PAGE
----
Having said earlier today that there really aren’t any Democrats left who defend the display of Confederate insignia anywhere other than a museum, I was pretty shocked to read that a putative 2016 Democratic presidential candidate, Jim Webb, was waffling on the issue. MoJo’s Max Blumenthal and Tim Murphy remind us today that Webb has a long history of sympathy for both the Confederate soldier (who of course was not necessarily complicit in the crimes he was implicitly defending) and for southern white resistance to Reconstruction (a very different matter). One passage from a 2004 book that passionately made the latter argument was, the MoJo writers note, repeated in Webb’s 2014 memoir.
Still, might not Webb get with the program now that there is fresh bipartisan impetus to relegate the Lost Cause to the past for good? Here’s an update from Blumenthal and Murphy:
Webb has weighed in on his Facebook page, writing that “[t]his is an emotional time and we all need to think through these issues with a care that recognizes the need for change but also respects the complicated history of the Civil War.” He calls for “mutual respect” and says the flag shouldn’t be used “as a political symbol that divides us,” but does not take any clear stance on the flag publicly displayed on the grounds of the South Carolina statehouse.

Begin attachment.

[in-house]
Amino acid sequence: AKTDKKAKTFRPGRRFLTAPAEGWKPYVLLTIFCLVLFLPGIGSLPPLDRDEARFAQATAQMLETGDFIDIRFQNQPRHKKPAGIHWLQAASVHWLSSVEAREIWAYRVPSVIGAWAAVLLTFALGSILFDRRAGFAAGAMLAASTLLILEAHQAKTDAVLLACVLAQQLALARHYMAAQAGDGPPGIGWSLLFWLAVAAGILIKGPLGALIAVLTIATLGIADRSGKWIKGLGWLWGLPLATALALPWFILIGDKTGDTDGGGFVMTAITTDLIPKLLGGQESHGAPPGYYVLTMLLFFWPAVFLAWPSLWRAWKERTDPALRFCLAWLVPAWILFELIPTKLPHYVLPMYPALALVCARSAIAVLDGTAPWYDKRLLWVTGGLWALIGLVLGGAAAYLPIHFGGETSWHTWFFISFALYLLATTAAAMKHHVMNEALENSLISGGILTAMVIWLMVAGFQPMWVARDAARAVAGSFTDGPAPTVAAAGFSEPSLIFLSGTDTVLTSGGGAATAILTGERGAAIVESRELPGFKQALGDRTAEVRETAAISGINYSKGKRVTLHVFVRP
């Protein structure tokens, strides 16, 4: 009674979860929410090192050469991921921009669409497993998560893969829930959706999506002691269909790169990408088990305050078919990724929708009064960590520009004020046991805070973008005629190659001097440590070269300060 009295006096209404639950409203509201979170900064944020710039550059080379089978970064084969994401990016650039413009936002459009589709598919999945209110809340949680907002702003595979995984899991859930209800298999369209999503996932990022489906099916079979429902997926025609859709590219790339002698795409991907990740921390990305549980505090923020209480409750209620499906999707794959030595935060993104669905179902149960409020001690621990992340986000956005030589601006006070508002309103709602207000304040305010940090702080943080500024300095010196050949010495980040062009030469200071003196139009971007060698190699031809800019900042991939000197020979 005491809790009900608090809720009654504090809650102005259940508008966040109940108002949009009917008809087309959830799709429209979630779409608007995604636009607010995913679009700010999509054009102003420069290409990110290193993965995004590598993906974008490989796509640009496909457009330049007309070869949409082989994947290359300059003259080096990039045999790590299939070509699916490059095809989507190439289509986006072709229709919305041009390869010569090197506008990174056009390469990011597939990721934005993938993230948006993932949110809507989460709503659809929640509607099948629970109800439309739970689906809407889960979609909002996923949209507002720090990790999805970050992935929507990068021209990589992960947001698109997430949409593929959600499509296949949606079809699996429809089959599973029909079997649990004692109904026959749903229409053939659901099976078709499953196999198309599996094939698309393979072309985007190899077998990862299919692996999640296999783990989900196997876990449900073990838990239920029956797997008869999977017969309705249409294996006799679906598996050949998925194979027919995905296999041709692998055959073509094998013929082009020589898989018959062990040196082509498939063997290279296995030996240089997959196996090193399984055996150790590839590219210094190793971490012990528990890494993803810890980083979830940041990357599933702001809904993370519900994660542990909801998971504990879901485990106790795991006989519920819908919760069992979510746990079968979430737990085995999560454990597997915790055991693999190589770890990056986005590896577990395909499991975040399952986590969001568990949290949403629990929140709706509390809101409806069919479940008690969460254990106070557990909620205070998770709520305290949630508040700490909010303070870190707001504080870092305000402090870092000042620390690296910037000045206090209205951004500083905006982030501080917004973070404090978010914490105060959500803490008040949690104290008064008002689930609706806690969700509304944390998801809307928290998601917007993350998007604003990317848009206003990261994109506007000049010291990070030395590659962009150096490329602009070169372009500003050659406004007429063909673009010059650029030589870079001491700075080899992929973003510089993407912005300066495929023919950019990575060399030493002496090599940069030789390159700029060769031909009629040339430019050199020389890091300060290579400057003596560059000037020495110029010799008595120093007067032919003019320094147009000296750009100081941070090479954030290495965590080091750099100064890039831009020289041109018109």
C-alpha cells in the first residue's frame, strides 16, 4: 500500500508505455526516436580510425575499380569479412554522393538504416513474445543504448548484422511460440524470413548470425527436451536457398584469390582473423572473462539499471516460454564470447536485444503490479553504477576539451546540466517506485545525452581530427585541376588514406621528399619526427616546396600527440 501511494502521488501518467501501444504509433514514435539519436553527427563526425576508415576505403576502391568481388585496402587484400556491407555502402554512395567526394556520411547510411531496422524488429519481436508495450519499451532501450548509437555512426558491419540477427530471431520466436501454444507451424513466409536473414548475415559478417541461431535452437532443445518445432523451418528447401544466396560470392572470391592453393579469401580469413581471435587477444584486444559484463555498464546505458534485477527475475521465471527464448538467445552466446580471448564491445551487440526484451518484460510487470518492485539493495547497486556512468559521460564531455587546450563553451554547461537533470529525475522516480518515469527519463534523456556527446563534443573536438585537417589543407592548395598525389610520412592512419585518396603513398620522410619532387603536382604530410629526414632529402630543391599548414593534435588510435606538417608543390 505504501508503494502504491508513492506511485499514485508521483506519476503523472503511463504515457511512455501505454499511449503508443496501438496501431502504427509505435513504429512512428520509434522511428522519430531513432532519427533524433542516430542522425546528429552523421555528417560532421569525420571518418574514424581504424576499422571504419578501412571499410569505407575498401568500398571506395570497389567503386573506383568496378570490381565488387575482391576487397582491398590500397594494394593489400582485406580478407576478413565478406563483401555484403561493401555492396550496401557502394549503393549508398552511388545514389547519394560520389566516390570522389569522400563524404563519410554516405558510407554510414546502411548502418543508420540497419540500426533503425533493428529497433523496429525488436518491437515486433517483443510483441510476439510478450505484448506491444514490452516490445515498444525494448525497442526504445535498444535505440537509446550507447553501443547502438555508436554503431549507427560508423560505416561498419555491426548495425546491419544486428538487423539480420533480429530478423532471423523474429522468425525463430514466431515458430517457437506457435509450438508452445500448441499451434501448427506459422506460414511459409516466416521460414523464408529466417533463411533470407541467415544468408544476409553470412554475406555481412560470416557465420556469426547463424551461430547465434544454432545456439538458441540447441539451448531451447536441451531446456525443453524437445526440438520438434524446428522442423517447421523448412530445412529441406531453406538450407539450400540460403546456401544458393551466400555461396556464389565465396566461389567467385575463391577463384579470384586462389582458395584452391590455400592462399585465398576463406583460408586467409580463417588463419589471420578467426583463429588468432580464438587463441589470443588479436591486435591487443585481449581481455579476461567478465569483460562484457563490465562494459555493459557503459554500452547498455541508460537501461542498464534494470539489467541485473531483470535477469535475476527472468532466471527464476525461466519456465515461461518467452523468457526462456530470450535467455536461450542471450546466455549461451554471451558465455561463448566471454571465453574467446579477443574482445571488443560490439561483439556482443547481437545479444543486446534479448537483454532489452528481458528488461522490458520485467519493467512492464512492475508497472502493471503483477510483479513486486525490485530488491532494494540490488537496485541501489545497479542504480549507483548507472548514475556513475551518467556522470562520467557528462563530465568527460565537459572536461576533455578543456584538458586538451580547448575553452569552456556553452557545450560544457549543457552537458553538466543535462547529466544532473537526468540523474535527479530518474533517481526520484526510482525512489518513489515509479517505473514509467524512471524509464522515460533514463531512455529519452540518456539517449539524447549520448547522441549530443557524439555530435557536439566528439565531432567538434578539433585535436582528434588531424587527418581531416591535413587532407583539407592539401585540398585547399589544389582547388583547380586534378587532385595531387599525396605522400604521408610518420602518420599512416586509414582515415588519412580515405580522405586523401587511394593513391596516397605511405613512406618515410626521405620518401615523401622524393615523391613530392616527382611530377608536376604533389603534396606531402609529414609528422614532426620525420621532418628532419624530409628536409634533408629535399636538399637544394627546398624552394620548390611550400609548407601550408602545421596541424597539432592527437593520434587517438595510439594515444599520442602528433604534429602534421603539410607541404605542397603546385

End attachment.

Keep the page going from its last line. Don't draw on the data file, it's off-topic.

Blumenthal and Murphy also point out something else I hadn’t realized:
Webb’s longtime strategist, Dave “Mudcat” Saunders, is an even more ardent fan and defender of the Confederacy. As the New Yorker reported in 2008, Saunders “sleeps under a Rebel-flag quilt, and when challenged on such matters he has invited his inquisitors to ‘kiss my Rebel ass’—his way of making the point that when Democrats are drawn into culture battles by prissy liberal sensitivities they usually lose the larger war.” Saunders is currently advising Webb on his potential presidential campaign.
Ugh. I’ve never been a fan of Mudcat’s Dixified shtick, which has often conflated stereotyped southern cultural appeals (you know, Mark Warner’s NASCAR vehicle) with genuine issue positions that happen to strike a chord with southern working-class folk. I didn’t realize Sanders was still in Webb’s circle (though anyone who has looked at the vote patterns in Webb’s one Senate victory in 2006 probably knows Webb didn’t win by taking Mudcat’s advice; he won with pretty much the same urban-suburban coalition that Tim Kaine put together a year earlier).
In any event, if this is Webb’s final word on the subject I think he’s disqualified himself from serious consideration as a Democratic candidate for president. It’s not entirely news that Webb’s admirable record in the Senate is sometimes overshadowed by conservative cultural attitudes he’s advanced in the past, often, like this one, a product of his stubborn self-identification with the bad as well as the good aspects of the Scots-Irish people from whom he (and for that matter, I) descended. It’s really just too bad.